More than 30% of homes in the United States have fireplaces. While they provide us with heat and create a welcoming atmosphere in our homes, sometimes even the most well maintained fireplace systems can have chimney fires.
After a chimney fire, many homeowners are unsure of what to do next: will I ever be able to use my fireplace again? Is it safe for my family to stay in our home? Does the chimney need to be torn down?
While dealing with a chimney fire can be a scary experience, they can be preventable. By learning about the causes of chimney fires, how to prevent them, and what to do if they occur, homeowners can feel confident enjoying their fireplaces all winter long.
The primary cause of chimney fires is ignition of creosote buildup. Creosote is a sticky, tarry substance that is created in fuel burning fires; because it is extremely flammable, it is important that creosote is removed during annual chimney sweepings.
Signs of a chimney fire
Chimney fires are not always as dramatic as flames erupting from the top of the chimney; because of this, many homeowners may not even realize they’ve had a smaller chimney fire. Below are some of the signs of a chimney fire.
- Puffy creosote
- Cracked, collapsed, or damaged flue tiles
- Damage or warping of the metal of the damper
- Discolored or damaged chimney cap
- Evidence of smoke or heat damage to the roof
What to do after a chimney fire
If you’ve experienced a chimney fire, it is important to have your chimney inspected by a CSIA certified chimney sweep before attempting to use it again. A certified chimney sweep will be able to assess the damage and make recommendations for necessary repairs.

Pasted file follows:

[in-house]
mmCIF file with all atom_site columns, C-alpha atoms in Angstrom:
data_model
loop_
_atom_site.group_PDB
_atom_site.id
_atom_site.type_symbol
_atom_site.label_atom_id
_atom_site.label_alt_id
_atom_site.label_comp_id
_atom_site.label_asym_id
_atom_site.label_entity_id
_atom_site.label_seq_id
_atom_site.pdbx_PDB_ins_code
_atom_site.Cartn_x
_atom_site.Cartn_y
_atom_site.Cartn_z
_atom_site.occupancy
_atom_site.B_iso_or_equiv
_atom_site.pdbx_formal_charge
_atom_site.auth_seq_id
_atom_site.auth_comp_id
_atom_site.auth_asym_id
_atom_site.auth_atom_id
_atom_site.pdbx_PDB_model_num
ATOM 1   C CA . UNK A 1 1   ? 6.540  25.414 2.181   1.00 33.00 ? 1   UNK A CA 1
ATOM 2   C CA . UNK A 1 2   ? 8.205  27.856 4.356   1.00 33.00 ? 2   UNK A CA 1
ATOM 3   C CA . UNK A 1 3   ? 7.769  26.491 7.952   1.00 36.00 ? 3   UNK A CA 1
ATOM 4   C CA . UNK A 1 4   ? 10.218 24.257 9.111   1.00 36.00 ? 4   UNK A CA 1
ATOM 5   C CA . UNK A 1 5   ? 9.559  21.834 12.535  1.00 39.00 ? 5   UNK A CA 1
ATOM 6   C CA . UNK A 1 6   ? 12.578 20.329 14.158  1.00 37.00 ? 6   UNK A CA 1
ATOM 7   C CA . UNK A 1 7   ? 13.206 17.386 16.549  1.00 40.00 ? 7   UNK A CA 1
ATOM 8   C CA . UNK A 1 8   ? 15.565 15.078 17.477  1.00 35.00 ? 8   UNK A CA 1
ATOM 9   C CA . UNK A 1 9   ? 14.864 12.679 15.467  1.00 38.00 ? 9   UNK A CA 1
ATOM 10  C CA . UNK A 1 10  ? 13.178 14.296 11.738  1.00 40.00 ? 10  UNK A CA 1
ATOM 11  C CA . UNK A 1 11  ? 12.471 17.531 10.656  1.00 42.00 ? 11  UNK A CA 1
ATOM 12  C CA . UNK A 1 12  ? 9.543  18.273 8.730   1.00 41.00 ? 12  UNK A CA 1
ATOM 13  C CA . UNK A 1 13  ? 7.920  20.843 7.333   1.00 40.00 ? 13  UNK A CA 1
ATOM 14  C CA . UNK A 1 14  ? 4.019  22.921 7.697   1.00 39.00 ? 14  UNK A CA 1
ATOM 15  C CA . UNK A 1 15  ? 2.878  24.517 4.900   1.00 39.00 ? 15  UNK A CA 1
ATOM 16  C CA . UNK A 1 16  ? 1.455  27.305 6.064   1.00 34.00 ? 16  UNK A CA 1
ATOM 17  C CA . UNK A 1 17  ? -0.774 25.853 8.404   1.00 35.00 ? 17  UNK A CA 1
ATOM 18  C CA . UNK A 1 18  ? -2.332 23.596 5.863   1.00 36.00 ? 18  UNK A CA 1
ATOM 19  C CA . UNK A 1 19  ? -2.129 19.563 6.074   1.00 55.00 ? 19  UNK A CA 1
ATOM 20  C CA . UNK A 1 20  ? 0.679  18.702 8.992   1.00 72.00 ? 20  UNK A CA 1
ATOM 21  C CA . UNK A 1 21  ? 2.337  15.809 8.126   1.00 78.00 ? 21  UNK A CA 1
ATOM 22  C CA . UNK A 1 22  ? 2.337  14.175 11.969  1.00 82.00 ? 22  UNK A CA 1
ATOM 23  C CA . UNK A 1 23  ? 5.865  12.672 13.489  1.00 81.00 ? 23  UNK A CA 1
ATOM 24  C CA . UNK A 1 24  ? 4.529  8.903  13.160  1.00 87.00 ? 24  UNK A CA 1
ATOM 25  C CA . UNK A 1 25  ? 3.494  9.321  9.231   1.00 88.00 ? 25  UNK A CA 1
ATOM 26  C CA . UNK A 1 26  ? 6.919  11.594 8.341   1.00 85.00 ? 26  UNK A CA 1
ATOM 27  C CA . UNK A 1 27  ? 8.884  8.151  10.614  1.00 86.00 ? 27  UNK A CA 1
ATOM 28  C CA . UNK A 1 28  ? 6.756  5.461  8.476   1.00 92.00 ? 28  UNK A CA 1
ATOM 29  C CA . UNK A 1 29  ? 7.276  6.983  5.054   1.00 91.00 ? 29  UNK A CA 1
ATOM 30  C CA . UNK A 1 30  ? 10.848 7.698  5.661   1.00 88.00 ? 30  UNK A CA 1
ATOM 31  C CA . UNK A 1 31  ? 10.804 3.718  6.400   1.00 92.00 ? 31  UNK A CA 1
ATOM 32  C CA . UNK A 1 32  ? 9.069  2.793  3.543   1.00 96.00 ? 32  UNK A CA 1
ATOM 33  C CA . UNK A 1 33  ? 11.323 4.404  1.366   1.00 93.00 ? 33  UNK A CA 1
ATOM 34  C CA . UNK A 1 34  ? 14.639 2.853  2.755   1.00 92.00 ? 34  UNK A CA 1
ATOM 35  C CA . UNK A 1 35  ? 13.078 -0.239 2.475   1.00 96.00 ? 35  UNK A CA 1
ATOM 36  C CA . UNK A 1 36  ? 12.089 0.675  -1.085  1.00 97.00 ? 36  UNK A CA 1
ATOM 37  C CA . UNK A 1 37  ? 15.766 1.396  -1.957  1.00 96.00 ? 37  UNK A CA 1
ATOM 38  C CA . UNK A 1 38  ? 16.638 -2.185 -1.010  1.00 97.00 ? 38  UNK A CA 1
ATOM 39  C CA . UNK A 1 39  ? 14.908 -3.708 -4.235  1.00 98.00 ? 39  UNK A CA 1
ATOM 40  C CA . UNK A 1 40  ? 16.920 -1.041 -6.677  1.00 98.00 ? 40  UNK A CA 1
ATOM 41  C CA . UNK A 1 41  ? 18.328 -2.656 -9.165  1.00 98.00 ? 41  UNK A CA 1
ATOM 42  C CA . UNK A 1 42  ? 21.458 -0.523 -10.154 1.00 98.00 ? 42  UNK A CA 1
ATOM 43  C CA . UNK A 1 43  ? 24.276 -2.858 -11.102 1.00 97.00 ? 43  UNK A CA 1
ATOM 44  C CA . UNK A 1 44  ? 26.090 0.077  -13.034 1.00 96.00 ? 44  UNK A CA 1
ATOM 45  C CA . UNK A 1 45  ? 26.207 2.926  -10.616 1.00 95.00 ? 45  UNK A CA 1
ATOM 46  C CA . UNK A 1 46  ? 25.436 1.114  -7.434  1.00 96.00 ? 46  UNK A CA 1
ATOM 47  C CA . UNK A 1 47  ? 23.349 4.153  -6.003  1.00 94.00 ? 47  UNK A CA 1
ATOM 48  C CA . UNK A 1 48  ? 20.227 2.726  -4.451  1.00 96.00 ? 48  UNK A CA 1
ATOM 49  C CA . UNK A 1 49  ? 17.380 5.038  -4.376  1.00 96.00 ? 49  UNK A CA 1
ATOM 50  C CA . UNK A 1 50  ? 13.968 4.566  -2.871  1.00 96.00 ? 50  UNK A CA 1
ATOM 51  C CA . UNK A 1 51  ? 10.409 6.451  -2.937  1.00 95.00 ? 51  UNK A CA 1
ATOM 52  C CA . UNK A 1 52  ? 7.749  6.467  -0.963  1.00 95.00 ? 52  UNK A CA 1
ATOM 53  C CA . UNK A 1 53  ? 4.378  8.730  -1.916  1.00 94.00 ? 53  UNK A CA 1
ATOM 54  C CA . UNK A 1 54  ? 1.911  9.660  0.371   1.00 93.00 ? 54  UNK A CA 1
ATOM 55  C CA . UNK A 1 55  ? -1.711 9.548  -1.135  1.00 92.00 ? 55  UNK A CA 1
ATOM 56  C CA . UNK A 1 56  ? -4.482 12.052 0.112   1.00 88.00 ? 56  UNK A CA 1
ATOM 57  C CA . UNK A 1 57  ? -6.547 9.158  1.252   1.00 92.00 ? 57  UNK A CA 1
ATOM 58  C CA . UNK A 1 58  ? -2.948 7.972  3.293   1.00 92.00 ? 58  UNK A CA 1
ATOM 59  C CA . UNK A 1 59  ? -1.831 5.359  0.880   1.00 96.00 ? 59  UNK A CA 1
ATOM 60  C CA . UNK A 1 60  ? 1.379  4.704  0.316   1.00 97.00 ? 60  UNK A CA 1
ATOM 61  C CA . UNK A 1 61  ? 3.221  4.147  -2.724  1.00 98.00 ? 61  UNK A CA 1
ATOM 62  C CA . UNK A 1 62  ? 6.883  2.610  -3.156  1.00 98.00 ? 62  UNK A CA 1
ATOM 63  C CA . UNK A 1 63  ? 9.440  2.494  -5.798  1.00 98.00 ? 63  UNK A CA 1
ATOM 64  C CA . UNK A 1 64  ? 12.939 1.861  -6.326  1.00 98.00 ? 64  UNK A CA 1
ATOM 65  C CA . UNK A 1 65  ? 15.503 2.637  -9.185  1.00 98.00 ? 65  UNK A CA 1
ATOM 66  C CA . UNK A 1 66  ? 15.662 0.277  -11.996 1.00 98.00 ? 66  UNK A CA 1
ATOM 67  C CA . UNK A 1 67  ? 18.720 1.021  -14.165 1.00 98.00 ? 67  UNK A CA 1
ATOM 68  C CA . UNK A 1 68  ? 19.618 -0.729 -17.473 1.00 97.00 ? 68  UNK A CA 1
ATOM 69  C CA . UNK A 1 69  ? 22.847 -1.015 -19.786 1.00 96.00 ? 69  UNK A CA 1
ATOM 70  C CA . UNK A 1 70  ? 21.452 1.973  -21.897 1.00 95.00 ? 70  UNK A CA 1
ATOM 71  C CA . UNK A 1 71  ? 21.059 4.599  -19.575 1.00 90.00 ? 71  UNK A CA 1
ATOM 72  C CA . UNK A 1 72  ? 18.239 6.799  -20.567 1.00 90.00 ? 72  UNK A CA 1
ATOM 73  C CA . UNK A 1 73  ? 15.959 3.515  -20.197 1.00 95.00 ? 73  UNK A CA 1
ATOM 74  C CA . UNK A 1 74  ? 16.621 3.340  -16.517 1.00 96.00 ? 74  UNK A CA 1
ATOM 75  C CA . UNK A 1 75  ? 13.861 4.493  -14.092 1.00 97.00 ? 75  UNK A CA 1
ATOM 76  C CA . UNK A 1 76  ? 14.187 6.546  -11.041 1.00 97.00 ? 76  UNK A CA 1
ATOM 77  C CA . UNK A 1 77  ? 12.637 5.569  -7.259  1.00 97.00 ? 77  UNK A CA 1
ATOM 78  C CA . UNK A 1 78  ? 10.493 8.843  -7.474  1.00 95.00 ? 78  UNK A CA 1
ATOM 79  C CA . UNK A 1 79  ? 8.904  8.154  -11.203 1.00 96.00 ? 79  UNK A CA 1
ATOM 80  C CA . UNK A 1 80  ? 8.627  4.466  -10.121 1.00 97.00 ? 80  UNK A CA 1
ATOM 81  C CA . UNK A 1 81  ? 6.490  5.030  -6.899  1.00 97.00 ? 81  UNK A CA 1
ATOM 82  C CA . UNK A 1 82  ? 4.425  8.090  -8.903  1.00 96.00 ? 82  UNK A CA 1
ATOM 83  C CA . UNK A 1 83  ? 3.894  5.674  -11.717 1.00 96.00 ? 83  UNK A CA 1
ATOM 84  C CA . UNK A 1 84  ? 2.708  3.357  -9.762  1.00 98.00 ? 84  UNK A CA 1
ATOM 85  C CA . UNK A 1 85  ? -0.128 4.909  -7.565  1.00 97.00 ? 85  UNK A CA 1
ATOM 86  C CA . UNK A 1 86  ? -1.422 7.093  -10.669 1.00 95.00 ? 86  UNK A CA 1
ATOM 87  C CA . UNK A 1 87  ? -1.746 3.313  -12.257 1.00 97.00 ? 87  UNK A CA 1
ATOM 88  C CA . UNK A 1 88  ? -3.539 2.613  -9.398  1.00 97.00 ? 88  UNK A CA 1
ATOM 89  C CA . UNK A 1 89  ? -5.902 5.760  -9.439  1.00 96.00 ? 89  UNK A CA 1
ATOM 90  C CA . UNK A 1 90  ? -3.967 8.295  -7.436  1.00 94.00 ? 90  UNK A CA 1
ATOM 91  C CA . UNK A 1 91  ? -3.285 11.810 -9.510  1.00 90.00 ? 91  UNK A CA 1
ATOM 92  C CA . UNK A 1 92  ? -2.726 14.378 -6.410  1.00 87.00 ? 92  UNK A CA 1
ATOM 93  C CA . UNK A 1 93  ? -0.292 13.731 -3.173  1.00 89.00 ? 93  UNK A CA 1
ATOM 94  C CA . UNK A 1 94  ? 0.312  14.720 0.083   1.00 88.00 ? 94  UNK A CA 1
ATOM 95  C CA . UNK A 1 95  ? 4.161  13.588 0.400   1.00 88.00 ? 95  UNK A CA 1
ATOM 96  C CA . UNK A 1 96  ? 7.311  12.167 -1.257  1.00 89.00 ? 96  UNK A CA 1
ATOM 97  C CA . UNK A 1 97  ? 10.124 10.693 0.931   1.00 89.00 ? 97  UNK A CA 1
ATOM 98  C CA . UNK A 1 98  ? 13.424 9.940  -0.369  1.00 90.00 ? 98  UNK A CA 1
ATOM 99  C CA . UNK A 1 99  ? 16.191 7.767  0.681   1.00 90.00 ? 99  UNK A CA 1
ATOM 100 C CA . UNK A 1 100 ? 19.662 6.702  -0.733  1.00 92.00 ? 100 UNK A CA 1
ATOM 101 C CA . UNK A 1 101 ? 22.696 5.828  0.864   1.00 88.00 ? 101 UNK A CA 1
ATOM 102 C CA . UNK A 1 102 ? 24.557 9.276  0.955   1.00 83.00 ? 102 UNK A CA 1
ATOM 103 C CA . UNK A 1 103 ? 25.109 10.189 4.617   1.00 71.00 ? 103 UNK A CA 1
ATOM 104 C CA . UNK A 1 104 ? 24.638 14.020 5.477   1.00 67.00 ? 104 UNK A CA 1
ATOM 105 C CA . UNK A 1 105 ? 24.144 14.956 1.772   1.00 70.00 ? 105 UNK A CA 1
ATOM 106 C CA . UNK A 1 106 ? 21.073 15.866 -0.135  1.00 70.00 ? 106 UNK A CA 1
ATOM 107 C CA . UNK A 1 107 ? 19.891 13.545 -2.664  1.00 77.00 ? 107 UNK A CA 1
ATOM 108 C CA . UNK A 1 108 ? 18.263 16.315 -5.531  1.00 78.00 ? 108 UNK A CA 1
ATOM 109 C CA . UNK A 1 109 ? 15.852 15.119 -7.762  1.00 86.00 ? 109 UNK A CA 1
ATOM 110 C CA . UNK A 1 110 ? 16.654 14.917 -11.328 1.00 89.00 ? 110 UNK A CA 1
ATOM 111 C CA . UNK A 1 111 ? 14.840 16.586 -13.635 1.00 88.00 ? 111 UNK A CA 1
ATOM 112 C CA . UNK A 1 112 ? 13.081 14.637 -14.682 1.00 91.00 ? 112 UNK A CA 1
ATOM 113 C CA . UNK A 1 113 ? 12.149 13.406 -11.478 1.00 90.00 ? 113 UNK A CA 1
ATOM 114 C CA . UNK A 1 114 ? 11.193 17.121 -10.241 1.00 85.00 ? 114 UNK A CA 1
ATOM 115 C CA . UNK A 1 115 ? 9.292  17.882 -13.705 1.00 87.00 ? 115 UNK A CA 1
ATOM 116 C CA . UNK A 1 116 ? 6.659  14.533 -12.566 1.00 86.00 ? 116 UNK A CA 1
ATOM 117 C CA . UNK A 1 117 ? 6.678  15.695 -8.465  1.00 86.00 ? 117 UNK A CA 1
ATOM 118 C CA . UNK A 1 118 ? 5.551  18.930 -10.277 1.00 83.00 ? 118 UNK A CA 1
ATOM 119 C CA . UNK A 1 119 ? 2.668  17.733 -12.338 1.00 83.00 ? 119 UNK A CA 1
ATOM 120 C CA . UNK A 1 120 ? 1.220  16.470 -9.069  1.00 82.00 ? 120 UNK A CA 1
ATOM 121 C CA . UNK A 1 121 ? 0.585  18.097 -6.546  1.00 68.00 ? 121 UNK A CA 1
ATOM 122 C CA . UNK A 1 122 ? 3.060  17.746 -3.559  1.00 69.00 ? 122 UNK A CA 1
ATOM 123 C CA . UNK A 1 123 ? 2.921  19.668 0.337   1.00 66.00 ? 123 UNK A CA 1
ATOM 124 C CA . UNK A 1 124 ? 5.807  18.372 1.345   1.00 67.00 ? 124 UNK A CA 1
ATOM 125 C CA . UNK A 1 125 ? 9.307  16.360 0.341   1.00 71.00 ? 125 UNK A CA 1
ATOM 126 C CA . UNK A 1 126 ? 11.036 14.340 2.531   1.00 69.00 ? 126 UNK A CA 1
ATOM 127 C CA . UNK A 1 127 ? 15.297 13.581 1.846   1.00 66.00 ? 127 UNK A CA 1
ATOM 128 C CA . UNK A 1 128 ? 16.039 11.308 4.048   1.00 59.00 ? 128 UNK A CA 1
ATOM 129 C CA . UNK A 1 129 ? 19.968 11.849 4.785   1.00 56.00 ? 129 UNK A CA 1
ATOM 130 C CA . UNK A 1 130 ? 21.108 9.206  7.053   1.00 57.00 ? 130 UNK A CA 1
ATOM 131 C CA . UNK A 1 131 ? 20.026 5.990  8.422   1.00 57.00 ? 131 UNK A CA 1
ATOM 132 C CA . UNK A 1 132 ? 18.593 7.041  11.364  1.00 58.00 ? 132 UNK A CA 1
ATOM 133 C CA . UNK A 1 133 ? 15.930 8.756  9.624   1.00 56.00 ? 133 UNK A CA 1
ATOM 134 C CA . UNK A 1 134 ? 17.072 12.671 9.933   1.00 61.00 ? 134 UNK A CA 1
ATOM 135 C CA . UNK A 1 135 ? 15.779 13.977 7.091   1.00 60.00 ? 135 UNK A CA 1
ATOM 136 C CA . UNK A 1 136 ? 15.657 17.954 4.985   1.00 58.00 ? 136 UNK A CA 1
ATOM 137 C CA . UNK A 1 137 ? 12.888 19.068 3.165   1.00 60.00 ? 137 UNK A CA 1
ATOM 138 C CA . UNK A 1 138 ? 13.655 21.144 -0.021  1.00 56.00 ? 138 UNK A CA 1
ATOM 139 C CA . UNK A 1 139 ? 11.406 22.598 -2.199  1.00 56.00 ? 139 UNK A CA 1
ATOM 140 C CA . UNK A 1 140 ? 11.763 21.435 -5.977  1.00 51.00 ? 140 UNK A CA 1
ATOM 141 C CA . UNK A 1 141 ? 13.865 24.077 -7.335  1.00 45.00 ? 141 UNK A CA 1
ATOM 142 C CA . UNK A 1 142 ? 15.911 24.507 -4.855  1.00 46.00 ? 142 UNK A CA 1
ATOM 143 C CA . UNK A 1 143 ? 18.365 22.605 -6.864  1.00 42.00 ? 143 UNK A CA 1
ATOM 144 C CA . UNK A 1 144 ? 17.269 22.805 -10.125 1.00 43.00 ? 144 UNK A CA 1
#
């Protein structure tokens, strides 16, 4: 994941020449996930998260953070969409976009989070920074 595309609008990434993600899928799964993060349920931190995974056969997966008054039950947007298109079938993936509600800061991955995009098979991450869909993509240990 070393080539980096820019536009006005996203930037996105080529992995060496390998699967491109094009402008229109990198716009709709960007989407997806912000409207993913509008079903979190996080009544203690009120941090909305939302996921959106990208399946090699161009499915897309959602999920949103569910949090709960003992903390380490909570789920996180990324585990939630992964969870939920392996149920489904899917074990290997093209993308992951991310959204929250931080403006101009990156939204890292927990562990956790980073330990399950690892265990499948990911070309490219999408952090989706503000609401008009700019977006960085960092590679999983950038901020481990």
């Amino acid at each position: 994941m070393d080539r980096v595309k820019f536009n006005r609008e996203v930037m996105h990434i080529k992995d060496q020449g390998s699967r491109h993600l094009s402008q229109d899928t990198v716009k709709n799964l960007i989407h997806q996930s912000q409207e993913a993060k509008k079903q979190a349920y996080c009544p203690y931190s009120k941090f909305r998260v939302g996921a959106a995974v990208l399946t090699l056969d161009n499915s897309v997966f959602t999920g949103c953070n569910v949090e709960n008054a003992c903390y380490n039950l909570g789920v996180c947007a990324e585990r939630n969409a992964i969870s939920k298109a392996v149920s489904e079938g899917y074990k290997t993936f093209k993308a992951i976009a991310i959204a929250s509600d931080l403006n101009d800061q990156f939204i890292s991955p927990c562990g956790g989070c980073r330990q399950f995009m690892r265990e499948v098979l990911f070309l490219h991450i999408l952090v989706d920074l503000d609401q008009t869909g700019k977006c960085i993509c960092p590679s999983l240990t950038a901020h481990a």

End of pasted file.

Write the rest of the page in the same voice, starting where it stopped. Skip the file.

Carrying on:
If the chimney fire was minor, repairs can be as simple as a thorough chimney sweep to remove any additional creosote or replacing any damaged flue tiles. More serious chimney fires, however, many need to have the flue relined or even have the entire chimney rebuilt. Because it involves major construction, rebuilding is typically only recommended when the chimney has compromised structural integrity.
How to prevent chimney fires
Thankfully, there are a number of ways that homeowners can prevent chimney fires. The best way to prevent chimney fire is by having your chimney regularly swept. Because chimney fires are fueled by creosote, an annual chimney sweeping can seriously reduce your risk for chimney fire.
Likewise, it is also possible to reduce the amount of creosote your fireplace produces. Because burning green wood creates more creosote, it is important to only burn seasoned firewood in your fireplace. In addition, homeowners should avoid allowing fires to burn at low temperatures or smolder for long periods of time. Low temperature fires lack the hot air to push the products of combustion up and out of the fireplace, allowing them to accumulate in the chimney and leading to creosote buildup.
Whether you’ve experienced a chimney fire or want to learn more about preventing one from happening in your home, contact Mountain Man Fireplace & Chimney today. Our expert staff can help make sure your fireplace and chimney are safe and ready to be used all winter long.